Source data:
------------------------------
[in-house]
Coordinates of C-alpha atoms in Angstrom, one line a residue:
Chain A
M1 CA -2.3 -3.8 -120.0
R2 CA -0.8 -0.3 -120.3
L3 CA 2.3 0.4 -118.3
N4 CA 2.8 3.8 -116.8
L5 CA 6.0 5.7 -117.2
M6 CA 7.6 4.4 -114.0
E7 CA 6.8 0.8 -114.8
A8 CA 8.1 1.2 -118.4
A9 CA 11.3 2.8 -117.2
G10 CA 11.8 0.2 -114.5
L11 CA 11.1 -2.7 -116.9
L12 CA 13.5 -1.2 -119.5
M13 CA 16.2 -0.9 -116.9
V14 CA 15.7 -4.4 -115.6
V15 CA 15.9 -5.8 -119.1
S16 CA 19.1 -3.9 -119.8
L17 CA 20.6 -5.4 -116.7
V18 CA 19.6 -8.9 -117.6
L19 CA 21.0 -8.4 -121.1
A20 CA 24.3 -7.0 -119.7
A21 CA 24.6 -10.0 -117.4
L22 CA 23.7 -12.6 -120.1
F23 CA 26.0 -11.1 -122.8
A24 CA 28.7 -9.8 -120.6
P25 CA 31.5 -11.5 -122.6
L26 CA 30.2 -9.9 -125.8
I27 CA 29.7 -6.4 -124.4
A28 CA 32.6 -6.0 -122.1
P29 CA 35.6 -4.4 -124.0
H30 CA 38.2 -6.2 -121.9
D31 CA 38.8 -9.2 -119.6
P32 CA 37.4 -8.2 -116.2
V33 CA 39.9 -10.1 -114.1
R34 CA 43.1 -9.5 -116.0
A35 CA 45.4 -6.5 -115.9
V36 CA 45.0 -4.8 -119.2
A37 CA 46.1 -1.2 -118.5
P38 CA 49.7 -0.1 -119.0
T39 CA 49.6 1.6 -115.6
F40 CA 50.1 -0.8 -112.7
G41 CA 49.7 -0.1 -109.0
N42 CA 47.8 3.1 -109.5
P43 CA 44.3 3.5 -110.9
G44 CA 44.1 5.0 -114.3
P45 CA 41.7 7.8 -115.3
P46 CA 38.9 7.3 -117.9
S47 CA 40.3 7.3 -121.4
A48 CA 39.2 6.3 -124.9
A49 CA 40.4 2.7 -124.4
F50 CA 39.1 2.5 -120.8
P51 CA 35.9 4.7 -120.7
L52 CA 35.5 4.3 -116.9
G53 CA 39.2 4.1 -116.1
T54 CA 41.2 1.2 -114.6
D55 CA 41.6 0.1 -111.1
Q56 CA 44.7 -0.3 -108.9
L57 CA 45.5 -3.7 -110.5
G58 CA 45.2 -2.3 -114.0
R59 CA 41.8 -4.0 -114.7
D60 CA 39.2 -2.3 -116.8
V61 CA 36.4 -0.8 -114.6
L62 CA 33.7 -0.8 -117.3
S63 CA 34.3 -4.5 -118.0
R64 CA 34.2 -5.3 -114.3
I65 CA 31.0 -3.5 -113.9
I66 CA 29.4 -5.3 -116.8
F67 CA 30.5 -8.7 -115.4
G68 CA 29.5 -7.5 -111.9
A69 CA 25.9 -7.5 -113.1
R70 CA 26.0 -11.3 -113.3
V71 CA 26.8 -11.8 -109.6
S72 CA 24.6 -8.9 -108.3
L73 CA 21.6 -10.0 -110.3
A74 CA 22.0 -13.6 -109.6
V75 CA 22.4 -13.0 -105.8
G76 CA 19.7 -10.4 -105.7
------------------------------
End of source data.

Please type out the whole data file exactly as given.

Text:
[in-house]
Coordinates of C-alpha atoms in Angstrom, one line a residue:
Chain A
M1 CA -2.3 -3.8 -120.0
R2 CA -0.8 -0.3 -120.3
L3 CA 2.3 0.4 -118.3
N4 CA 2.8 3.8 -116.8
L5 CA 6.0 5.7 -117.2
M6 CA 7.6 4.4 -114.0
E7 CA 6.8 0.8 -114.8
A8 CA 8.1 1.2 -118.4
A9 CA 11.3 2.8 -117.2
G10 CA 11.8 0.2 -114.5
L11 CA 11.1 -2.7 -116.9
L12 CA 13.5 -1.2 -119.5
M13 CA 16.2 -0.9 -116.9
V14 CA 15.7 -4.4 -115.6
V15 CA 15.9 -5.8 -119.1
S16 CA 19.1 -3.9 -119.8
L17 CA 20.6 -5.4 -116.7
V18 CA 19.6 -8.9 -117.6
L19 CA 21.0 -8.4 -121.1
A20 CA 24.3 -7.0 -119.7
A21 CA 24.6 -10.0 -117.4
L22 CA 23.7 -12.6 -120.1
F23 CA 26.0 -11.1 -122.8
A24 CA 28.7 -9.8 -120.6
P25 CA 31.5 -11.5 -122.6
L26 CA 30.2 -9.9 -125.8
I27 CA 29.7 -6.4 -124.4
A28 CA 32.6 -6.0 -122.1
P29 CA 35.6 -4.4 -124.0
H30 CA 38.2 -6.2 -121.9
D31 CA 38.8 -9.2 -119.6
P32 CA 37.4 -8.2 -116.2
V33 CA 39.9 -10.1 -114.1
R34 CA 43.1 -9.5 -116.0
A35 CA 45.4 -6.5 -115.9
V36 CA 45.0 -4.8 -119.2
A37 CA 46.1 -1.2 -118.5
P38 CA 49.7 -0.1 -119.0
T39 CA 49.6 1.6 -115.6
F40 CA 50.1 -0.8 -112.7
G41 CA 49.7 -0.1 -109.0
N42 CA 47.8 3.1 -109.5
P43 CA 44.3 3.5 -110.9
G44 CA 44.1 5.0 -114.3
P45 CA 41.7 7.8 -115.3
P46 CA 38.9 7.3 -117.9
S47 CA 40.3 7.3 -121.4
A48 CA 39.2 6.3 -124.9
A49 CA 40.4 2.7 -124.4
F50 CA 39.1 2.5 -120.8
P51 CA 35.9 4.7 -120.7
L52 CA 35.5 4.3 -116.9
G53 CA 39.2 4.1 -116.1
T54 CA 41.2 1.2 -114.6
D55 CA 41.6 0.1 -111.1
Q56 CA 44.7 -0.3 -108.9
L57 CA 45.5 -3.7 -110.5
G58 CA 45.2 -2.3 -114.0
R59 CA 41.8 -4.0 -114.7
D60 CA 39.2 -2.3 -116.8
V61 CA 36.4 -0.8 -114.6
L62 CA 33.7 -0.8 -117.3
S63 CA 34.3 -4.5 -118.0
R64 CA 34.2 -5.3 -114.3
I65 CA 31.0 -3.5 -113.9
I66 CA 29.4 -5.3 -116.8
F67 CA 30.5 -8.7 -115.4
G68 CA 29.5 -7.5 -111.9
A69 CA 25.9 -7.5 -113.1
R70 CA 26.0 -11.3 -113.3
V71 CA 26.8 -11.8 -109.6
S72 CA 24.6 -8.9 -108.3
L73 CA 21.6 -10.0 -110.3
A74 CA 22.0 -13.6 -109.6
V75 CA 22.4 -13.0 -105.8
G76 CA 19.7 -10.4 -105.7